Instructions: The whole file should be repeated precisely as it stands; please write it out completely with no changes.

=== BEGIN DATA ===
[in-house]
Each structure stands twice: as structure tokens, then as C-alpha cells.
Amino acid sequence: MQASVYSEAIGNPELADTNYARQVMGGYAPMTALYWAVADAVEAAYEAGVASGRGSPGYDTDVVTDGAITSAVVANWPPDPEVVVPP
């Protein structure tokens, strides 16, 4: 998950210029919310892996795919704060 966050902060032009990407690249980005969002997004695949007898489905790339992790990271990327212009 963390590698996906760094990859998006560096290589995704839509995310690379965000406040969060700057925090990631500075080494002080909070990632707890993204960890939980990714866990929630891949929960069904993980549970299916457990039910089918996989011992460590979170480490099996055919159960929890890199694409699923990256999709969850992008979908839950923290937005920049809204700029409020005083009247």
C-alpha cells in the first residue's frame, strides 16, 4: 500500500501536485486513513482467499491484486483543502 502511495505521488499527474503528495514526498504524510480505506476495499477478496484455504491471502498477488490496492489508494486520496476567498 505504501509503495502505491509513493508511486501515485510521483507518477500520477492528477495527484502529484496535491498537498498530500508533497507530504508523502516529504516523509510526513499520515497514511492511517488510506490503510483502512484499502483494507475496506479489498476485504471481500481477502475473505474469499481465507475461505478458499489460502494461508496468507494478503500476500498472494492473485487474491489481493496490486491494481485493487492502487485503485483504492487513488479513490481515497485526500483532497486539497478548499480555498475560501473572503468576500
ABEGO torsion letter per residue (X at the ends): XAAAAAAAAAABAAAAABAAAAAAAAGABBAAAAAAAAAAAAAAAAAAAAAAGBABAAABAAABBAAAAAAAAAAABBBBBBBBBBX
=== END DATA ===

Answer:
[in-house]
Each structure stands twice: as structure tokens, then as C-alpha cells.
Amino acid sequence: MQASVYSEAIGNPELADTNYARQVMGGYAPMTALYWAVADAVEAAYEAGVASGRGSPGYDTDVVTDGAITSAVVANWPPDPEVVVPP
């Protein structure tokens, strides 16, 4: 998950210029919310892996795919704060 966050902060032009990407690249980005969002997004695949007898489905790339992790990271990327212009 963390590698996906760094990859998006560096290589995704839509995310690379965000406040969060700057925090990631500075080494002080909070990632707890993204960890939980990714866990929630891949929960069904993980549970299916457990039910089918996989011992460590979170480490099996055919159960929890890199694409699923990256999709969850992008979908839950923290937005920049809204700029409020005083009247």
C-alpha cells in the first residue's frame, strides 16, 4: 500500500501536485486513513482467499491484486483543502 502511495505521488499527474503528495514526498504524510480505506476495499477478496484455504491471502498477488490496492489508494486520496476567498 505504501509503495502505491509513493508511486501515485510521483507518477500520477492528477495527484502529484496535491498537498498530500508533497507530504508523502516529504516523509510526513499520515497514511492511517488510506490503510483502512484499502483494507475496506479489498476485504471481500481477502475473505474469499481465507475461505478458499489460502494461508496468507494478503500476500498472494492473485487474491489481493496490486491494481485493487492502487485503485483504492487513488479513490481515497485526500483532497486539497478548499480555498475560501473572503468576500
ABEGO torsion letter per residue (X at the ends): XAAAAAAAAAABAAAAABAAAAAAAAGABBAAAAAAAAAAAAAAAAAAAAAAGBABAAABAAABBAAAAAAAAAAABBBBBBBBBBX